+ The remembrance of relief afforded in times of distress, is never eradicated from the mind of an Indian.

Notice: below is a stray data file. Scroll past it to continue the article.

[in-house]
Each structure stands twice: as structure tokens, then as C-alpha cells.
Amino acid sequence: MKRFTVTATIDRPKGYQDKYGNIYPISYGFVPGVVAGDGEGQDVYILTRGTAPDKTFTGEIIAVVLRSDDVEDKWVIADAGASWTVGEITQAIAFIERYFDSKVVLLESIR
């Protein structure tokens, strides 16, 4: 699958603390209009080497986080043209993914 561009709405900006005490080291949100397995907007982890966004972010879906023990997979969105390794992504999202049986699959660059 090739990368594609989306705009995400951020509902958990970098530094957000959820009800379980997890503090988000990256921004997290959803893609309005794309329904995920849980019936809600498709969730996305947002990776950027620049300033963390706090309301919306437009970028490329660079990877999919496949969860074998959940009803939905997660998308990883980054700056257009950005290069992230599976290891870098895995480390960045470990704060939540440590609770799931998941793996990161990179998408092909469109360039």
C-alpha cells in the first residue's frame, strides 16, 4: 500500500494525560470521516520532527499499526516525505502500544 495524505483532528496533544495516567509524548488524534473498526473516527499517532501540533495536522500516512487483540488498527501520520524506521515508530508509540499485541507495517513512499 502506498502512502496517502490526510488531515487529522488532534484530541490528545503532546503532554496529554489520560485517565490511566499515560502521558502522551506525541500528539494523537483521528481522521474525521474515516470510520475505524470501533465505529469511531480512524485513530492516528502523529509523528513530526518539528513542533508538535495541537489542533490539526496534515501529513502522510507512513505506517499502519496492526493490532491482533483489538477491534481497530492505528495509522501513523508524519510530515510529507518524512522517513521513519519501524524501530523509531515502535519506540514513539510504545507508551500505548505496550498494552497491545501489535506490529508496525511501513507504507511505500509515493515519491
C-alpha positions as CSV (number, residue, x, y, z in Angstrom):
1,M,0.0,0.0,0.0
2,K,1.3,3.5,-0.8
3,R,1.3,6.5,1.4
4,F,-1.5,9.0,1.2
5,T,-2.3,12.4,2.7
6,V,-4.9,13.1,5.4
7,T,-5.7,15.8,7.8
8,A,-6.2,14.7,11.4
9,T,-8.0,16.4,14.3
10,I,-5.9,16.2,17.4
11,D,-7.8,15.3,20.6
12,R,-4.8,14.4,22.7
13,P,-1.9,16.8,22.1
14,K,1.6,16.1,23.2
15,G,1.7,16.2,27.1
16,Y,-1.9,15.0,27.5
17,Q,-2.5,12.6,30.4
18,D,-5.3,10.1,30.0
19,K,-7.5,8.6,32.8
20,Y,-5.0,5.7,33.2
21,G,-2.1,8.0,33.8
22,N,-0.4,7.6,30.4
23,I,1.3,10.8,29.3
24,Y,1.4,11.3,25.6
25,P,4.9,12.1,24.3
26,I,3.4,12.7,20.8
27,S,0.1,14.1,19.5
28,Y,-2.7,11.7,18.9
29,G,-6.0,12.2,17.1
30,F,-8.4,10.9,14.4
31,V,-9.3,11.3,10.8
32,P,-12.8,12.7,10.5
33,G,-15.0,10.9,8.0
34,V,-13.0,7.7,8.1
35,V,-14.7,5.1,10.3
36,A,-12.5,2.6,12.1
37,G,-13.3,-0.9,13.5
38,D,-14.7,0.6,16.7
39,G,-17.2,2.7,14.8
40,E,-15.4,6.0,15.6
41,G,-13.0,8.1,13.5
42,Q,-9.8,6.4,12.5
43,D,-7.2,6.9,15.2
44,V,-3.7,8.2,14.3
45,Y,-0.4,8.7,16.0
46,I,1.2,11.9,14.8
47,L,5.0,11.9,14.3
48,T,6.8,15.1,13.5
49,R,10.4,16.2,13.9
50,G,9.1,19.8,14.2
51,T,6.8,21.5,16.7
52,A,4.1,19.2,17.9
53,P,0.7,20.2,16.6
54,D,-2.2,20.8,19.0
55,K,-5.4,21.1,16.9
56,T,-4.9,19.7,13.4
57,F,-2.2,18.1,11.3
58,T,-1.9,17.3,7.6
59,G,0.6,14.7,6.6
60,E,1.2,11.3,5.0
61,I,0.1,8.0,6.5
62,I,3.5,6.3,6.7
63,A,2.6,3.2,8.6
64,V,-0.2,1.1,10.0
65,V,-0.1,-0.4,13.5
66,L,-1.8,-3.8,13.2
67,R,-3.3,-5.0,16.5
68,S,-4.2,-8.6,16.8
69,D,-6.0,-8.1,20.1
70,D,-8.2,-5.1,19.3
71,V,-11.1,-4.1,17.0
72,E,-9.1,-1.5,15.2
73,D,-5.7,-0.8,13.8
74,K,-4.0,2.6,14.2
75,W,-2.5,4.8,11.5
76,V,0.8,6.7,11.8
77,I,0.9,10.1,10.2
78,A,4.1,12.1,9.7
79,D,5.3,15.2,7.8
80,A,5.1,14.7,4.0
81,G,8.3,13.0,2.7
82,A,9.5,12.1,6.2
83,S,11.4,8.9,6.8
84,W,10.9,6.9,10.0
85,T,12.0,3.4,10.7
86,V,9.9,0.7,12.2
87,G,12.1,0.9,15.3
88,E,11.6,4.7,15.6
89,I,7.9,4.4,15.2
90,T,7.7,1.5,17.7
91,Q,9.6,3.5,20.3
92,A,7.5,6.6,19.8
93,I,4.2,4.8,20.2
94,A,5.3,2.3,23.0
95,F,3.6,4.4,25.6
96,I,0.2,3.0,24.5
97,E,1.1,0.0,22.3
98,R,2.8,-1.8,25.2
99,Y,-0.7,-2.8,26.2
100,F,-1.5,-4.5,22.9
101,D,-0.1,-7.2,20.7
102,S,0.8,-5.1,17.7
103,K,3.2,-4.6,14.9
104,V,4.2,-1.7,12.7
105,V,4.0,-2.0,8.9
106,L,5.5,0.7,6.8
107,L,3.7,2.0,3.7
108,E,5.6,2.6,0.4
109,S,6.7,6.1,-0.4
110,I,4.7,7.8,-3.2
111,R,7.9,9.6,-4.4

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and the example of a well-regulated and pious family, are incalculable. Assistant Missionary.—It has been confidently stated, that, in New Caledonia and the Rocky Mountains, the Indians are living in a state bordering on civilization. These remote districts should all be visited, and equal opportunities afforded them of having their children educated. It is highly desirable that a Missionary (a Clergyman of the Church of England) should be appointed, who would take under his charge such Catechists and Teachers, as may be useful in different situations. He would hold communication with the chief Missionary Station, at the Red River Settlement; and it is confidently expected, that the blessings of Christianity may thus be extended through these wide regions. Whichever way the Missionary may direct his steps, he will have the assistance of the Resident Officer at the next Station; and he would thus never be at a loss for an Interpreter. Schools.-It is unnecessary to enter into many particulars on this head: since Schools have been already recognised on the Journals of the Society, as the most promising means of promoting the instruction of the Indians in the Territories of the Hudson's BayCompany. (See Twentieth Report. Appendix XII. pp. 370–372.) The expense of provision for the Children will every year be diminished, as the garden-ground and land are brought into improved cultivation. The greater the number of Children, the less will be the proportional expense. A Hunter must, in the first instance, be attached to the establishment, in order to procure a supply of provisions. Twelve pounds per annum will be required for each Child; and, on the production of certificates that the benefits have been afforded, it will be for the Society to determine to what Number they will extend their liberality. School-Master and Mistress, and Assistant.—With a view to carry into effect the plan proposed by the Society for the Education of the Indian Children, a Young Man was taken out by Mr. West, who was educated at Christ's Hospital and apprenticed to Bridewell. He appears to have succeeded in his management of the Indian Children, and to have reconciled them to civilized life and habits of industry; and therefore seems well qualified for the charge of the School. If he were appointed by the Society, he would remain in Hudson's Bay. Protestant Church.-Although temporary accommodation has been afforded for the purpose of Divine Worship, it is to be hoped, for the credit of the Religion of the country to which the Colony belongs, that a Protestant Church is not the last edifice to be erected. So zealous were the Catholics of Montreal, that, no sooner was the Settlement contemplated, than they procured the means, and have actually completed the building of a Church, and have provided for and established a Minister A great proportion of the European Population, for the want